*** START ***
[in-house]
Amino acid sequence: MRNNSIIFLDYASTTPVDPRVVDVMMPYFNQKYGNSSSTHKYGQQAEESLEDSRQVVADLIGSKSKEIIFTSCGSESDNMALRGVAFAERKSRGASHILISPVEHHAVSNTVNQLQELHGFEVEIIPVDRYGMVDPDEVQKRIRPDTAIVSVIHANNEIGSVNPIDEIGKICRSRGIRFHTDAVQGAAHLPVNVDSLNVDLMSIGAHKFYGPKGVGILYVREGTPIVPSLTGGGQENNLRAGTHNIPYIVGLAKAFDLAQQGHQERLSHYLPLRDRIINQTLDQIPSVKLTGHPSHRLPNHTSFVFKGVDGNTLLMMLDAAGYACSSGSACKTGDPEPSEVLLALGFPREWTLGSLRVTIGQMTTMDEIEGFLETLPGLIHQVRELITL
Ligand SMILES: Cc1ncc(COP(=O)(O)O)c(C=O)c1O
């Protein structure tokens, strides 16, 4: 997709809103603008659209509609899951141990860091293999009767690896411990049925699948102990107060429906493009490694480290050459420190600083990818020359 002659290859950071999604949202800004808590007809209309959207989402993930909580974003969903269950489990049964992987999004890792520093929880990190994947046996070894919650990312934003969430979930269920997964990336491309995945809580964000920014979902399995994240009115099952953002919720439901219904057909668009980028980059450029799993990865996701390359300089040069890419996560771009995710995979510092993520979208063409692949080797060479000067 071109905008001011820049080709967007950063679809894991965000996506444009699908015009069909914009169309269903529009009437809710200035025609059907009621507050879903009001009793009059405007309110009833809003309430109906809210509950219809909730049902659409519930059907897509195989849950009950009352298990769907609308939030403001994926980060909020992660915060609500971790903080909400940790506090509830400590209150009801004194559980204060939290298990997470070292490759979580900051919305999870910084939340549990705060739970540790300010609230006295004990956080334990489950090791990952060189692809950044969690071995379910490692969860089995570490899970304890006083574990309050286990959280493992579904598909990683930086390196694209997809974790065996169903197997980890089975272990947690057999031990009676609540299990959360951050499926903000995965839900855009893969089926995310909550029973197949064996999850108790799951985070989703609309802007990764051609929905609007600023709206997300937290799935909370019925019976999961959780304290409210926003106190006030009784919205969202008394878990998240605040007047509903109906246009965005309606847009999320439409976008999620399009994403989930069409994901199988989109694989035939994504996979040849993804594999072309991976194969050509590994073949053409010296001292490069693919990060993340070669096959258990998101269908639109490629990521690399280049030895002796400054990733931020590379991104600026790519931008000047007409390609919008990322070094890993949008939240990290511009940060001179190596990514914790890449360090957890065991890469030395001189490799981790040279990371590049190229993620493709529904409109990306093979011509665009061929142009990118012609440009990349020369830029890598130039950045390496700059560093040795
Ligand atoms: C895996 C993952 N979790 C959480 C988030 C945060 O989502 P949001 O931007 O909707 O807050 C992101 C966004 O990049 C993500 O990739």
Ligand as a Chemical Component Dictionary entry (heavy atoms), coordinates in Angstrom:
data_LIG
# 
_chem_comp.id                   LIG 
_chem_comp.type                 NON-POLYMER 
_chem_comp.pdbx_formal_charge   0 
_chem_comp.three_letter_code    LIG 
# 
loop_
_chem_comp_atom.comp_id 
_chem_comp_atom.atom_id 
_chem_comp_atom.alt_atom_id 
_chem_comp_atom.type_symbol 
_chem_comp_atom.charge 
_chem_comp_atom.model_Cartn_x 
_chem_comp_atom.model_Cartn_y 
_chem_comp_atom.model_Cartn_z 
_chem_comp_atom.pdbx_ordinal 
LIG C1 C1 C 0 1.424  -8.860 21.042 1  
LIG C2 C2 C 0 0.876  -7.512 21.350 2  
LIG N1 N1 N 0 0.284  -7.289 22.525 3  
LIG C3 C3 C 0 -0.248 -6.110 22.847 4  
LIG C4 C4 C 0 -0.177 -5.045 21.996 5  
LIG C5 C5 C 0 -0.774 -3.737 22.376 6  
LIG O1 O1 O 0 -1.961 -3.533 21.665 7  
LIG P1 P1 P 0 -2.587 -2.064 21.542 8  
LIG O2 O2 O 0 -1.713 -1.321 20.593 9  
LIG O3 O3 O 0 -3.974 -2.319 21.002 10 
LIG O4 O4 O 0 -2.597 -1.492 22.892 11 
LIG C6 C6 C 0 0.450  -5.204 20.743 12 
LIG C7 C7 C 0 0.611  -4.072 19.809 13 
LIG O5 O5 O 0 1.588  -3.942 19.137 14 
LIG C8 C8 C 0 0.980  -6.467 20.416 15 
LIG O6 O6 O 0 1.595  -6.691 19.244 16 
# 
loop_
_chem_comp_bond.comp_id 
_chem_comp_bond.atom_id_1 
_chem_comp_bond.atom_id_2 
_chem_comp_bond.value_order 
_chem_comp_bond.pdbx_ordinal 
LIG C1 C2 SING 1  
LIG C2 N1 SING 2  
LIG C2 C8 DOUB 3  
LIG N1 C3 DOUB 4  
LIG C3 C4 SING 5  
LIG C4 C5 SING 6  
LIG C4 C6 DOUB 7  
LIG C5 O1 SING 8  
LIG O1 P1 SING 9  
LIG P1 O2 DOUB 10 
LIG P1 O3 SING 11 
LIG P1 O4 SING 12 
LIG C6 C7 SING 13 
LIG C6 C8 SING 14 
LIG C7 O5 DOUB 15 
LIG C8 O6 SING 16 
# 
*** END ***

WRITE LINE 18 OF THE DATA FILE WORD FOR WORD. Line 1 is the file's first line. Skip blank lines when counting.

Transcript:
_chem_comp_atom.type_symbol 